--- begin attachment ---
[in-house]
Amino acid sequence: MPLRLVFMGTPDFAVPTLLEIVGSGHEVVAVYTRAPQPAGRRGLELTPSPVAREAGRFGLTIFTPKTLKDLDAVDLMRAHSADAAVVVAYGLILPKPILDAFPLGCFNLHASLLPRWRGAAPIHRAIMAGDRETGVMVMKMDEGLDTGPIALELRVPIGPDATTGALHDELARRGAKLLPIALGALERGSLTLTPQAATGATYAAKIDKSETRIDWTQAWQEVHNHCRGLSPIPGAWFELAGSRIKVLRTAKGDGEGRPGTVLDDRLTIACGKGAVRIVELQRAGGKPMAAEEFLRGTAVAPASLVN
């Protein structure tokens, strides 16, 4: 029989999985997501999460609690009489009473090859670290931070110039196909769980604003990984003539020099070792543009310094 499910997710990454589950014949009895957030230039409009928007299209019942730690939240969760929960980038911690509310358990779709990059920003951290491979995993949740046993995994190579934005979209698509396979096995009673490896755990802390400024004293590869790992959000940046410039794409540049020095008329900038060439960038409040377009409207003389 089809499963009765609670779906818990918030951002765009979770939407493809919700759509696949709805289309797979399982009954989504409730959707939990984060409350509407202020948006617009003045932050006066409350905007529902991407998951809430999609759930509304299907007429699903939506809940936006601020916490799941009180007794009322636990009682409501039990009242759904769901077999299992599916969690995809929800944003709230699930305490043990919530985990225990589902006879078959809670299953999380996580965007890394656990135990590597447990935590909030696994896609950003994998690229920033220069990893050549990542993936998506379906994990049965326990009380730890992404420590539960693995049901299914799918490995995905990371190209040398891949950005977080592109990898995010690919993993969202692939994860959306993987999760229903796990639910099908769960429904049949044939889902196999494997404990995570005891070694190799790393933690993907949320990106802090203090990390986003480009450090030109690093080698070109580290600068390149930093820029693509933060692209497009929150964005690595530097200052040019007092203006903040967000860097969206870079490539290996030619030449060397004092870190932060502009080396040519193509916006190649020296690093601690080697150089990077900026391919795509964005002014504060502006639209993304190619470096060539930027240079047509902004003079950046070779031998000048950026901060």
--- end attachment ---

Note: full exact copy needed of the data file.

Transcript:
[in-house]
Amino acid sequence: MPLRLVFMGTPDFAVPTLLEIVGSGHEVVAVYTRAPQPAGRRGLELTPSPVAREAGRFGLTIFTPKTLKDLDAVDLMRAHSADAAVVVAYGLILPKPILDAFPLGCFNLHASLLPRWRGAAPIHRAIMAGDRETGVMVMKMDEGLDTGPIALELRVPIGPDATTGALHDELARRGAKLLPIALGALERGSLTLTPQAATGATYAAKIDKSETRIDWTQAWQEVHNHCRGLSPIPGAWFELAGSRIKVLRTAKGDGEGRPGTVLDDRLTIACGKGAVRIVELQRAGGKPMAAEEFLRGTAVAPASLVN
């Protein structure tokens, strides 16, 4: 029989999985997501999460609690009489009473090859670290931070110039196909769980604003990984003539020099070792543009310094 499910997710990454589950014949009895957030230039409009928007299209019942730690939240969760929960980038911690509310358990779709990059920003951290491979995993949740046993995994190579934005979209698509396979096995009673490896755990802390400024004293590869790992959000940046410039794409540049020095008329900038060439960038409040377009409207003389 089809499963009765609670779906818990918030951002765009979770939407493809919700759509696949709805289309797979399982009954989504409730959707939990984060409350509407202020948006617009003045932050006066409350905007529902991407998951809430999609759930509304299907007429699903939506809940936006601020916490799941009180007794009322636990009682409501039990009242759904769901077999299992599916969690995809929800944003709230699930305490043990919530985990225990589902006879078959809670299953999380996580965007890394656990135990590597447990935590909030696994896609950003994998690229920033220069990893050549990542993936998506379906994990049965326990009380730890992404420590539960693995049901299914799918490995995905990371190209040398891949950005977080592109990898995010690919993993969202692939994860959306993987999760229903796990639910099908769960429904049949044939889902196999494997404990995570005891070694190799790393933690993907949320990106802090203090990390986003480009450090030109690093080698070109580290600068390149930093820029693509933060692209497009929150964005690595530097200052040019007092203006903040967000860097969206870079490539290996030619030449060397004092870190932060502009080396040519193509916006190649020296690093601690080697150089990077900026391919795509964005002014504060502006639209993304190619470096060539930027240079047509902004003079950046070779031998000048950026901060």